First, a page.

Are you telling me you removed a battery cable while the engine was running? If you'd like me to, I can find a copy / paste version of a previous reply about why that can destroy a lot of stuff on the car, and why it is not a valid test, but for now, understand that if a mechanic is caught doing this, he might get one verbal warning, ... The second time he will be fired. It's really that big of a deal. Uneducated mechanics pulled that stunt decades ago when they didn't understand how these simple system worked. The thinking was if the engine stayed running, the generator must be working, but there's a lot of misinformation related to that.
To tell if the generator is working, just measure the battery voltage while the engine is running. It must be between 13.75 and 14.75 volts. If it is low, there's a couple of voltage measurements that will tell us why. If it is okay, something may be draining the battery after the engine is stopped.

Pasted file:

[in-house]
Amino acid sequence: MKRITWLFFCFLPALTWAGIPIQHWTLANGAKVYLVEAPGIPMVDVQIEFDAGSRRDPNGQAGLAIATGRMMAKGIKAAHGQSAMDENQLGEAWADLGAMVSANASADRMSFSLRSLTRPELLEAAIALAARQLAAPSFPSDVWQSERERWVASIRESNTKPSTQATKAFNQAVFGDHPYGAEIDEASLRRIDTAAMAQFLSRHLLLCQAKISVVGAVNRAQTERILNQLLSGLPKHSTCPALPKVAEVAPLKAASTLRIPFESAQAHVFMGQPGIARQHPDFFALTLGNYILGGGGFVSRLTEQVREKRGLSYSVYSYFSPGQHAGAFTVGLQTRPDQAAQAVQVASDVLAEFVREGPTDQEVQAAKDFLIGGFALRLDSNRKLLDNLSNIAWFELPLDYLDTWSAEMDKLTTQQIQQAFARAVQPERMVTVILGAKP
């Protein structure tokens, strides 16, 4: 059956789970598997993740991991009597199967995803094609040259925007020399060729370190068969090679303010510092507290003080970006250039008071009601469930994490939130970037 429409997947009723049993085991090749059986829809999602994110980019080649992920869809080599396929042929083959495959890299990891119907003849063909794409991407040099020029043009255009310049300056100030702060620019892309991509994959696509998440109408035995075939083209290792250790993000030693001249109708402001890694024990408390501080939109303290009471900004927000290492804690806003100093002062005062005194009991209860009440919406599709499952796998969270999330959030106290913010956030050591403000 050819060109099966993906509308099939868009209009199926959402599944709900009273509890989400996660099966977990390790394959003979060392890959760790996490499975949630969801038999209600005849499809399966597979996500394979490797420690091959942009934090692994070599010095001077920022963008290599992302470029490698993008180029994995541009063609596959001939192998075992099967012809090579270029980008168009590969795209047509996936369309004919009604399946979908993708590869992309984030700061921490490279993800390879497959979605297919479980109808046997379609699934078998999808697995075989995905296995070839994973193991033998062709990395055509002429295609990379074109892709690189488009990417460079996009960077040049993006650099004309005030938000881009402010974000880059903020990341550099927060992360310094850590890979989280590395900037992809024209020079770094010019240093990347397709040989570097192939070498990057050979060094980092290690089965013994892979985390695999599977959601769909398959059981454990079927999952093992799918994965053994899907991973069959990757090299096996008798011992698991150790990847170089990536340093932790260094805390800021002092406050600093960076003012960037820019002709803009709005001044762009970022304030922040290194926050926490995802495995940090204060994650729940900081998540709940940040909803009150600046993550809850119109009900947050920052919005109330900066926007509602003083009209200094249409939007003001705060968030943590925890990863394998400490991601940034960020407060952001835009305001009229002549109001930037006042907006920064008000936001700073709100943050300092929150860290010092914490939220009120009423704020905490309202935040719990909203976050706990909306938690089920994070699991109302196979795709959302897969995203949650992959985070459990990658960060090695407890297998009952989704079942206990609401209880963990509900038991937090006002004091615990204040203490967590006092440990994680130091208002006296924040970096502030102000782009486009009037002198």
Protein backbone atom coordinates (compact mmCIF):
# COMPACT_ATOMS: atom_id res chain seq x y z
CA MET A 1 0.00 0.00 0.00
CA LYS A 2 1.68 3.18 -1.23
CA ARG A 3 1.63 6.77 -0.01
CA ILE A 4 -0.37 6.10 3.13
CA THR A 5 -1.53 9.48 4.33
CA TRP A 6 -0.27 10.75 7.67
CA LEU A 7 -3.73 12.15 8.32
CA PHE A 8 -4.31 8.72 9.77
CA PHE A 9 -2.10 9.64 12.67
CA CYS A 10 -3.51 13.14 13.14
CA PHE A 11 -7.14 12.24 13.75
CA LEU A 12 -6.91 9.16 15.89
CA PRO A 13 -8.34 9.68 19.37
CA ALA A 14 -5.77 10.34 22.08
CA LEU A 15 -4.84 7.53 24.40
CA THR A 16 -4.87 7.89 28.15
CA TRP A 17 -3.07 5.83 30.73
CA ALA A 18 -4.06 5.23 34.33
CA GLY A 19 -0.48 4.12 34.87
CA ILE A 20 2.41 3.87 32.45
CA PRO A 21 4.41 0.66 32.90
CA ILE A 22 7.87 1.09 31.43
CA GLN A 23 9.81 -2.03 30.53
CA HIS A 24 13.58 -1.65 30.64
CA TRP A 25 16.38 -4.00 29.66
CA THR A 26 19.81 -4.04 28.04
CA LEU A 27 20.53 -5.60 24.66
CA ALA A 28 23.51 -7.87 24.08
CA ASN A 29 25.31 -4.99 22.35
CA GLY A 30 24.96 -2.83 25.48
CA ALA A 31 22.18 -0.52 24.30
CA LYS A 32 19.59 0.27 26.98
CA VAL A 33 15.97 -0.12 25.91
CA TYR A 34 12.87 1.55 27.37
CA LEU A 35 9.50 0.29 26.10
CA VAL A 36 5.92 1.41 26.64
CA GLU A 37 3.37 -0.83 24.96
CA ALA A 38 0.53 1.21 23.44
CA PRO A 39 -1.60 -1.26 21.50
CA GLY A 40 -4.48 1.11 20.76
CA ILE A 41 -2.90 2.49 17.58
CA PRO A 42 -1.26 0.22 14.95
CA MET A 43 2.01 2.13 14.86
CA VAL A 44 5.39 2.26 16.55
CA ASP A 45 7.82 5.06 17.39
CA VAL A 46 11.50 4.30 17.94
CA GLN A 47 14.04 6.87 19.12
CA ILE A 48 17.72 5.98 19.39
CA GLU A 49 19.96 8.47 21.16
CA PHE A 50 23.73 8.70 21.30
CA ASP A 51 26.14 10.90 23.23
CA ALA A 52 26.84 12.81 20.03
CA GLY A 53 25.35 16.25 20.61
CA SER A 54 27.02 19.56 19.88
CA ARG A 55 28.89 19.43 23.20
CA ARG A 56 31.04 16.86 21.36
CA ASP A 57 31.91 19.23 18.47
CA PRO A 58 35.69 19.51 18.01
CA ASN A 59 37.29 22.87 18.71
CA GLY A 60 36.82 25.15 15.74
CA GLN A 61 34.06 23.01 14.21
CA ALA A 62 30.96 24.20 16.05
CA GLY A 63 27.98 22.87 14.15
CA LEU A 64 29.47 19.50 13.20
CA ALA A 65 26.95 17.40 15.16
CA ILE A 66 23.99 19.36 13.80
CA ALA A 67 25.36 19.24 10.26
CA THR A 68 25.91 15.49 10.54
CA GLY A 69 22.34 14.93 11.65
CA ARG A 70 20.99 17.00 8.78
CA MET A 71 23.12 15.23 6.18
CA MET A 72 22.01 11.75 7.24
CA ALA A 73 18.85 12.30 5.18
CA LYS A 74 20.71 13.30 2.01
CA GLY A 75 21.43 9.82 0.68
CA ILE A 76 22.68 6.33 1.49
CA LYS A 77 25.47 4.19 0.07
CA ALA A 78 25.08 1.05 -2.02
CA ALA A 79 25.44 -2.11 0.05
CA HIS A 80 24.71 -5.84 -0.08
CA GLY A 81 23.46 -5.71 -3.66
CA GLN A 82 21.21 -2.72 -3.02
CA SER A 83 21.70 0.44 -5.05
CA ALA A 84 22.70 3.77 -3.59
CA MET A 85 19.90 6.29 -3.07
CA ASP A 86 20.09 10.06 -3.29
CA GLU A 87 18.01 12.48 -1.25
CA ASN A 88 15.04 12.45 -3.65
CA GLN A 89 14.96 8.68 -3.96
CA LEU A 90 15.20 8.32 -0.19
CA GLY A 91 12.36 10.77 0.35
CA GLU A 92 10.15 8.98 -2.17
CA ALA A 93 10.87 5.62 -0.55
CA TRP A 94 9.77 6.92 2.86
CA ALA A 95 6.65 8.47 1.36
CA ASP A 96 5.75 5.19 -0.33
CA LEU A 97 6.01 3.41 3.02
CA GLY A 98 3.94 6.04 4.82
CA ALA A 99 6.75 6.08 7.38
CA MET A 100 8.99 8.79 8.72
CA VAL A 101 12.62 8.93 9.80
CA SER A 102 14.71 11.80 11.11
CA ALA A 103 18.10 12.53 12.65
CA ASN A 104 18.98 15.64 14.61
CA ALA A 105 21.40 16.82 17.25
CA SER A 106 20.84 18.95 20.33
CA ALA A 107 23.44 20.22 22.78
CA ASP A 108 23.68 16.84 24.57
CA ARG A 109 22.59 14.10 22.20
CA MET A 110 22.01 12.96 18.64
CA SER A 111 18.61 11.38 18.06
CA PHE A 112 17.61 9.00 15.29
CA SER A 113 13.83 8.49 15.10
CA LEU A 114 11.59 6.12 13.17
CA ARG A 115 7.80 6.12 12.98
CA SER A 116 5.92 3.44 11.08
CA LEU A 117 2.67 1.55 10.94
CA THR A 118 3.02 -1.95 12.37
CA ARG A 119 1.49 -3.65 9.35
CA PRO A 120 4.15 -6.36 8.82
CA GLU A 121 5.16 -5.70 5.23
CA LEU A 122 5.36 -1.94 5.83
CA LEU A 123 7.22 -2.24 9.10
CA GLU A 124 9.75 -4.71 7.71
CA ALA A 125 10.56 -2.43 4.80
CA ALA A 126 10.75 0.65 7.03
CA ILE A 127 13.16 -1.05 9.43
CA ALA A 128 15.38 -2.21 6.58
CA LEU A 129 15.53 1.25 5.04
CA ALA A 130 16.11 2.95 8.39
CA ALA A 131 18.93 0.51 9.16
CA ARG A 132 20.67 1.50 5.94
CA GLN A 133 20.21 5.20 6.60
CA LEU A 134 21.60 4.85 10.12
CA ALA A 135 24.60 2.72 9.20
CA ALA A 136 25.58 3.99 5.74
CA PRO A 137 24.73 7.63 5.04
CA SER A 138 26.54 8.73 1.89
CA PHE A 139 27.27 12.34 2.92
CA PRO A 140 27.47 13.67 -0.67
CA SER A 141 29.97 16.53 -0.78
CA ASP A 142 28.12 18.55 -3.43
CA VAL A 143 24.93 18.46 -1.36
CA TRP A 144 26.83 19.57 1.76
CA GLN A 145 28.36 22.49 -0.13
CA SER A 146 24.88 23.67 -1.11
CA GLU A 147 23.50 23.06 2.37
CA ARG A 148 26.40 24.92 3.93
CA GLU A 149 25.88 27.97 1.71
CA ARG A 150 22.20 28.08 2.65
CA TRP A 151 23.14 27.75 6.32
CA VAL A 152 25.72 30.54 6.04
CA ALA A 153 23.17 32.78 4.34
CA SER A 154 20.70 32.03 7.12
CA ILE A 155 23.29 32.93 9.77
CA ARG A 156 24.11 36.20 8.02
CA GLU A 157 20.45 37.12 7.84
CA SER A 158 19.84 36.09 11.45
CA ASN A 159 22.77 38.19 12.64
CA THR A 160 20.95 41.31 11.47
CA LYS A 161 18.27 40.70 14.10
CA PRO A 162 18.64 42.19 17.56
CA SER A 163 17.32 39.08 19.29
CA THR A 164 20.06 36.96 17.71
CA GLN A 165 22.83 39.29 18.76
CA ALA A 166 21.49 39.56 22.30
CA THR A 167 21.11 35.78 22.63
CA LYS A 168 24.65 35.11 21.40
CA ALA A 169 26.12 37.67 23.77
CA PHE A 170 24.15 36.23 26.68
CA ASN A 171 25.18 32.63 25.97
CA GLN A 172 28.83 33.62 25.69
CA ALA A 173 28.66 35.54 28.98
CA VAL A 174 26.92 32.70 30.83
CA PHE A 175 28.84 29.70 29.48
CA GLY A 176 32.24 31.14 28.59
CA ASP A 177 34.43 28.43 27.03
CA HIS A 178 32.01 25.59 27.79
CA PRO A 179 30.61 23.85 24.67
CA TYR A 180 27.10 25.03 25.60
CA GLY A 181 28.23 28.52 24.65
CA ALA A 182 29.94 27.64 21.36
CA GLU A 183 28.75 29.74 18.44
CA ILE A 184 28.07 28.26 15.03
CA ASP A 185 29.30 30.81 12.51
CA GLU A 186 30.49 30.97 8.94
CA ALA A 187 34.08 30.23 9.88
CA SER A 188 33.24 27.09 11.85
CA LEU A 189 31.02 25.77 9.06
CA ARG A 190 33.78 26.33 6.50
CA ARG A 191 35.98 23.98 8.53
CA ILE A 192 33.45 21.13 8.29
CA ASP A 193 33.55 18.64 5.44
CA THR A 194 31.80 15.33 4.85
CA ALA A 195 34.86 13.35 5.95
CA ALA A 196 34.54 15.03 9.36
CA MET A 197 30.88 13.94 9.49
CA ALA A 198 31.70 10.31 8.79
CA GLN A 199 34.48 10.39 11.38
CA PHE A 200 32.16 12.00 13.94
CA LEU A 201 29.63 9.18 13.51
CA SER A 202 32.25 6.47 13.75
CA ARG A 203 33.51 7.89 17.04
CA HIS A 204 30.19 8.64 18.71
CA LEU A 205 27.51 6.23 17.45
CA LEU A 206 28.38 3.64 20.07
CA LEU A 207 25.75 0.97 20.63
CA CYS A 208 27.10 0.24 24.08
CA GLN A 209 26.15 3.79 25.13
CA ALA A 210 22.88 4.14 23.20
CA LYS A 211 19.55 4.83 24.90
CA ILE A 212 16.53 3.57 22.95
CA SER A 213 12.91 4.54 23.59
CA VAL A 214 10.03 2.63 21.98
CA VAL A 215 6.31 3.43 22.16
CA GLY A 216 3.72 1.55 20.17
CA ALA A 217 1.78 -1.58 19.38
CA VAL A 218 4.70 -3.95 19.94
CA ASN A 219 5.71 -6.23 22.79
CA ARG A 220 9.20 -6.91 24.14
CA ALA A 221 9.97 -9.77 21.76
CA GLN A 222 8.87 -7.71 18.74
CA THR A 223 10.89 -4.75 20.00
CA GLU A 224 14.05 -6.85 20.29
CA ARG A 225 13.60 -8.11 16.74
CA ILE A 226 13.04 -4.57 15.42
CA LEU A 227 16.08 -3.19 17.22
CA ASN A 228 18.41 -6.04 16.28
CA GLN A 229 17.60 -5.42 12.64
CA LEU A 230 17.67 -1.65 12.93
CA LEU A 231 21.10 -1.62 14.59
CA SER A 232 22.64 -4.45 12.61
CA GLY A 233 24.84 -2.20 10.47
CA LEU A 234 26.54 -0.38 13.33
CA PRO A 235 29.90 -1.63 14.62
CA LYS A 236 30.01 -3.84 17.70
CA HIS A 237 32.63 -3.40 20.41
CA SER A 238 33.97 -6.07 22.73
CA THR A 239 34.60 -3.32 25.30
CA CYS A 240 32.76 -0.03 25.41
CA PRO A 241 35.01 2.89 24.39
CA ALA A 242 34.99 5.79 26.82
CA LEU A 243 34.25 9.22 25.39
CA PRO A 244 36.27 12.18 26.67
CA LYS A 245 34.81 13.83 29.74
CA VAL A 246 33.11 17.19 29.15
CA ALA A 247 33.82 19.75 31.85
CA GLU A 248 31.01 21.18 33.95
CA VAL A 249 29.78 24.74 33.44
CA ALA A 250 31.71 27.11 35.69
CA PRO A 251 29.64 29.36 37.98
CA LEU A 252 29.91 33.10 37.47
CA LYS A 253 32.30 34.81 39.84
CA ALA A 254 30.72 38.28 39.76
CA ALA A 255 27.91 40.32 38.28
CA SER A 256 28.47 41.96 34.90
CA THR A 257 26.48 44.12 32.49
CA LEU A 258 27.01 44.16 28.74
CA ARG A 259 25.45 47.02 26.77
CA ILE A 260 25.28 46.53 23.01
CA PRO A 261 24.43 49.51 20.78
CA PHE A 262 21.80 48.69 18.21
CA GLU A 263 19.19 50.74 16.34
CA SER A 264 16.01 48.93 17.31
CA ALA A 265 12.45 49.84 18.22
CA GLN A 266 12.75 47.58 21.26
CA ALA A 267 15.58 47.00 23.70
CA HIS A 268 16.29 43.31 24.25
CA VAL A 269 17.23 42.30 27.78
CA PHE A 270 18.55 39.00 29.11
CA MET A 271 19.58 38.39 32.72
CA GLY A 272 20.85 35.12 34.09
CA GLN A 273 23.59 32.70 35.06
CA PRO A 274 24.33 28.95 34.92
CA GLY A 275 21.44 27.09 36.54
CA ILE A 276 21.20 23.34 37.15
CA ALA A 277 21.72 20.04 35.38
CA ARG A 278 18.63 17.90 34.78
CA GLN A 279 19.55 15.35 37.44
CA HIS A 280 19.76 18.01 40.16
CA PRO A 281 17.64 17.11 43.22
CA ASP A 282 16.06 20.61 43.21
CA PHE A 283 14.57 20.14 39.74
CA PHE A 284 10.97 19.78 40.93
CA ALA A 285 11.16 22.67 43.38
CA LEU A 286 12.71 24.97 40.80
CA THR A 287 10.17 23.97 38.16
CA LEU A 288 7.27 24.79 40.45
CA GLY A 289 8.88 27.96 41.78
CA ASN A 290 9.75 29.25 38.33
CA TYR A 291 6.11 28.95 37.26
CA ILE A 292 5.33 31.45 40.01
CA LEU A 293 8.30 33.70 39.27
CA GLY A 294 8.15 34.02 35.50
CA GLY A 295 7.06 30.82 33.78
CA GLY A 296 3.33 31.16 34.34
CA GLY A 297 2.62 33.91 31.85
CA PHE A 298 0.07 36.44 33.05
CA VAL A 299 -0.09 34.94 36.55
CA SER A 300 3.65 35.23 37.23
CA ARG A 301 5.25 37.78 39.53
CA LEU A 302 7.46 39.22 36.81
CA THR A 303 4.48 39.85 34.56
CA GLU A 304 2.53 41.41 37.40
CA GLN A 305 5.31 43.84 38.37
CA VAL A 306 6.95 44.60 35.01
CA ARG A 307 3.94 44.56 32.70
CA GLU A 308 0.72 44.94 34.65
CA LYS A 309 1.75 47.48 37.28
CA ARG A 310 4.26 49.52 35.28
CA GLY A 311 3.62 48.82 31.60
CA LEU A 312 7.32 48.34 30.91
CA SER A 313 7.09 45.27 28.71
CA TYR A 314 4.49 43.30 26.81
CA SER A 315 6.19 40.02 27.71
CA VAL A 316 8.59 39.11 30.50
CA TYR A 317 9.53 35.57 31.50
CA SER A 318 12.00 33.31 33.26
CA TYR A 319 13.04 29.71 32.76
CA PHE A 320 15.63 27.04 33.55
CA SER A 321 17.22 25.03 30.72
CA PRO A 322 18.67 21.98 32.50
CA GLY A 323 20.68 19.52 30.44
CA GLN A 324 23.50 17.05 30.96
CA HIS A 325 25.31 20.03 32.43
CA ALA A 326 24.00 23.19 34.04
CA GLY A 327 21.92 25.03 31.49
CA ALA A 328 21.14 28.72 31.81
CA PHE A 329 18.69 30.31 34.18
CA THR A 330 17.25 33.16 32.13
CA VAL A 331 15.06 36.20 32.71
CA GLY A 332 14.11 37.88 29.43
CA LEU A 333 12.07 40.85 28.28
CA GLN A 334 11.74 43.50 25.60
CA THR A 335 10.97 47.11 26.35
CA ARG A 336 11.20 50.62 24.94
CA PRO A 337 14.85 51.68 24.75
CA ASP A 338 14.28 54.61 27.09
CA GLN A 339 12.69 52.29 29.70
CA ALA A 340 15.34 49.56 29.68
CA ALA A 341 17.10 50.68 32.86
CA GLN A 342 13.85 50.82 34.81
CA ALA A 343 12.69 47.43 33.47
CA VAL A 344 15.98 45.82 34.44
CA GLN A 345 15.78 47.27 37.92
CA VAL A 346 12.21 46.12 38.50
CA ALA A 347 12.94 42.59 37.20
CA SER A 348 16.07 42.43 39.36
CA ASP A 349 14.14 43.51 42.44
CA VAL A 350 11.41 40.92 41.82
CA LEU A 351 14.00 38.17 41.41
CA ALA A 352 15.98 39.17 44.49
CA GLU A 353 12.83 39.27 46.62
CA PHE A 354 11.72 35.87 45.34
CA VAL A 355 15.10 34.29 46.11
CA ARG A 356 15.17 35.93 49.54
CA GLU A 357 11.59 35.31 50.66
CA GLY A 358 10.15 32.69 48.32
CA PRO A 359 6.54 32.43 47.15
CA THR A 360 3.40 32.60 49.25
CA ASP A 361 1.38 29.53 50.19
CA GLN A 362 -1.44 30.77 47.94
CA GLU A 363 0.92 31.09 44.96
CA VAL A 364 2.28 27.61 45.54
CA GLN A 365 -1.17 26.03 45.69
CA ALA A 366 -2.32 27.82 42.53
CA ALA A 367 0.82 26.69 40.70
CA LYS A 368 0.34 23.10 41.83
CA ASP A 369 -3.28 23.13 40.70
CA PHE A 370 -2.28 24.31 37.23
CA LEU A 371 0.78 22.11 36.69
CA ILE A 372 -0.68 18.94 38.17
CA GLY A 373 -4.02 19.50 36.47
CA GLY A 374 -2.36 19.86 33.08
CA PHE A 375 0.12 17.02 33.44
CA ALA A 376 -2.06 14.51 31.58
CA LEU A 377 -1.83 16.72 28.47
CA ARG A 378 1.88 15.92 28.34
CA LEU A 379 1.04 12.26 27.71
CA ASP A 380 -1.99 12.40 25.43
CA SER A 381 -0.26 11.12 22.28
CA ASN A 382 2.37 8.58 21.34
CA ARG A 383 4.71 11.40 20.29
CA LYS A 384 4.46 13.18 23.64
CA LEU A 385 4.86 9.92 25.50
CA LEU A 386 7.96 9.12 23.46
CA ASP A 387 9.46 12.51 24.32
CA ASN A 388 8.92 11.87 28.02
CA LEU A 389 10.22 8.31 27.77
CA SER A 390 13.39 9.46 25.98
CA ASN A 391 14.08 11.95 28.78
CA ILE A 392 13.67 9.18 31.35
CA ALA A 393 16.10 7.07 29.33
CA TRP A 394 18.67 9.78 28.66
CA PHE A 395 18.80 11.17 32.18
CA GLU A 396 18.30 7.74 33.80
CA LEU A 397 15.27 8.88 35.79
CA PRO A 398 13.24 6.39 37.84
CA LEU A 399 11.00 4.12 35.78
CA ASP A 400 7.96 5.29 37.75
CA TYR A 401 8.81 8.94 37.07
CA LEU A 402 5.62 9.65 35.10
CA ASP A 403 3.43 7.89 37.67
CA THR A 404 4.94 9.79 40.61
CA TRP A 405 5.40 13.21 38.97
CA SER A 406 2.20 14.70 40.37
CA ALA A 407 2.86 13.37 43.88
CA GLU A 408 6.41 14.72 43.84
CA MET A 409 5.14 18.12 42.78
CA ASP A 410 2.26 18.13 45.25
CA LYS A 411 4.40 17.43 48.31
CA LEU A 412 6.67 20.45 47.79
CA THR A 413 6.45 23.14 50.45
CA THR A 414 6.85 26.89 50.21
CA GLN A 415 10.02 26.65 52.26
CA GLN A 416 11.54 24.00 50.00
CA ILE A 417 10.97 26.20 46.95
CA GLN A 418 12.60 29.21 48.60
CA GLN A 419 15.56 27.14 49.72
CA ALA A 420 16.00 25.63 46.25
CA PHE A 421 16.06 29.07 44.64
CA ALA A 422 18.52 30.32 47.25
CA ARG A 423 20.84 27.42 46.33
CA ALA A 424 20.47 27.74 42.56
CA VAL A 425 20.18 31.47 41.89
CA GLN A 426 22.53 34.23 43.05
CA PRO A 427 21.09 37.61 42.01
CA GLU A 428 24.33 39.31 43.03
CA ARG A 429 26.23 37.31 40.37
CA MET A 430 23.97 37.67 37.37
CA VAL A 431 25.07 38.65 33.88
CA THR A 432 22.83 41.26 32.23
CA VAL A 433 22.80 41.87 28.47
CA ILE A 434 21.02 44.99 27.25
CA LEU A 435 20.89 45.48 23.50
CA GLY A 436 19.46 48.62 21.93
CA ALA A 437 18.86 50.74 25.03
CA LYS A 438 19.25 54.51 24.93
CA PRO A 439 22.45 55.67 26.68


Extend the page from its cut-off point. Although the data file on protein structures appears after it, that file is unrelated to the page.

That's the first part of the test. For the next part you need a professional load tester to measure output current. If one of the six internal diodes is bad, you'll get exactly one third of the generator's rated maximum output current, and that's not enough to run the entire electrical system under all conditions. The battery will have to make up the difference until it slowly runs down over hours or days. One of the common symptoms of that is a voltage gauge on the dash dropping when a real small load, like brake lights, is turned on.
Sunday, September 14th, 2014 AT 7:11 PM